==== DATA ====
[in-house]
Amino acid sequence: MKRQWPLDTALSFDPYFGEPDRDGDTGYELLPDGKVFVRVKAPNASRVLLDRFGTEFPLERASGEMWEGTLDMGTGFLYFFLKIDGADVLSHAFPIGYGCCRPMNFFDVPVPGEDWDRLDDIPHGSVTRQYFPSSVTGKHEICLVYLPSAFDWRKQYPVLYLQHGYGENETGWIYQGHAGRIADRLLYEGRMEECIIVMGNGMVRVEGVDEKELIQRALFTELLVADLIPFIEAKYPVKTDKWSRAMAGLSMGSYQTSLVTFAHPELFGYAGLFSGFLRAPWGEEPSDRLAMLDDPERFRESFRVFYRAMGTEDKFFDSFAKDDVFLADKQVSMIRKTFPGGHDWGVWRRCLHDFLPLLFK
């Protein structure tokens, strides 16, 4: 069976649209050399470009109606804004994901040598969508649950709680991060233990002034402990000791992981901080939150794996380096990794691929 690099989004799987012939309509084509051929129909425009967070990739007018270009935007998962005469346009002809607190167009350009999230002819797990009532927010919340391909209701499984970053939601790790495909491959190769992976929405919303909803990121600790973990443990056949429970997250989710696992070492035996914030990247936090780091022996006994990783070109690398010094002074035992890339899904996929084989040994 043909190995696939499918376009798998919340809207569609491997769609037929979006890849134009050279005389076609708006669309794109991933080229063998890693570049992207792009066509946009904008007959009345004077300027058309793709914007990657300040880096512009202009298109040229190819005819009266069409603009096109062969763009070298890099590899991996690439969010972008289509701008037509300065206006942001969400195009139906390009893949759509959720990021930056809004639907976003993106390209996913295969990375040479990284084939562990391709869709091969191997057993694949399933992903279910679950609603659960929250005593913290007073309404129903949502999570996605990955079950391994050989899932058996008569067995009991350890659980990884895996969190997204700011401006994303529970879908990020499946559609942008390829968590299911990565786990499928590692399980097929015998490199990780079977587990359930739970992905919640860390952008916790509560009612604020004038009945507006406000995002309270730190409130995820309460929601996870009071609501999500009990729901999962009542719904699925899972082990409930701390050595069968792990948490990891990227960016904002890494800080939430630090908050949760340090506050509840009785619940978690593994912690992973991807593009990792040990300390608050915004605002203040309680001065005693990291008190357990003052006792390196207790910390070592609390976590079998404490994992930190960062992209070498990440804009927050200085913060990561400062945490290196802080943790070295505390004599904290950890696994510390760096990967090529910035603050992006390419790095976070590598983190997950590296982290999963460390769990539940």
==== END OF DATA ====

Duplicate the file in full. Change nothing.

[in-house]
Amino acid sequence: MKRQWPLDTALSFDPYFGEPDRDGDTGYELLPDGKVFVRVKAPNASRVLLDRFGTEFPLERASGEMWEGTLDMGTGFLYFFLKIDGADVLSHAFPIGYGCCRPMNFFDVPVPGEDWDRLDDIPHGSVTRQYFPSSVTGKHEICLVYLPSAFDWRKQYPVLYLQHGYGENETGWIYQGHAGRIADRLLYEGRMEECIIVMGNGMVRVEGVDEKELIQRALFTELLVADLIPFIEAKYPVKTDKWSRAMAGLSMGSYQTSLVTFAHPELFGYAGLFSGFLRAPWGEEPSDRLAMLDDPERFRESFRVFYRAMGTEDKFFDSFAKDDVFLADKQVSMIRKTFPGGHDWGVWRRCLHDFLPLLFK
């Protein structure tokens, strides 16, 4: 069976649209050399470009109606804004994901040598969508649950709680991060233990002034402990000791992981901080939150794996380096990794691929 690099989004799987012939309509084509051929129909425009967070990739007018270009935007998962005469346009002809607190167009350009999230002819797990009532927010919340391909209701499984970053939601790790495909491959190769992976929405919303909803990121600790973990443990056949429970997250989710696992070492035996914030990247936090780091022996006994990783070109690398010094002074035992890339899904996929084989040994 043909190995696939499918376009798998919340809207569609491997769609037929979006890849134009050279005389076609708006669309794109991933080229063998890693570049992207792009066509946009904008007959009345004077300027058309793709914007990657300040880096512009202009298109040229190819005819009266069409603009096109062969763009070298890099590899991996690439969010972008289509701008037509300065206006942001969400195009139906390009893949759509959720990021930056809004639907976003993106390209996913295969990375040479990284084939562990391709869709091969191997057993694949399933992903279910679950609603659960929250005593913290007073309404129903949502999570996605990955079950391994050989899932058996008569067995009991350890659980990884895996969190997204700011401006994303529970879908990020499946559609942008390829968590299911990565786990499928590692399980097929015998490199990780079977587990359930739970992905919640860390952008916790509560009612604020004038009945507006406000995002309270730190409130995820309460929601996870009071609501999500009990729901999962009542719904699925899972082990409930701390050595069968792990948490990891990227960016904002890494800080939430630090908050949760340090506050509840009785619940978690593994912690992973991807593009990792040990300390608050915004605002203040309680001065005693990291008190357990003052006792390196207790910390070592609390976590079998404490994992930190960062992209070498990440804009927050200085913060990561400062945490290196802080943790070295505390004599904290950890696994510390760096990967090529910035603050992006390419790095976070590598983190997950590296982290999963460390769990539940």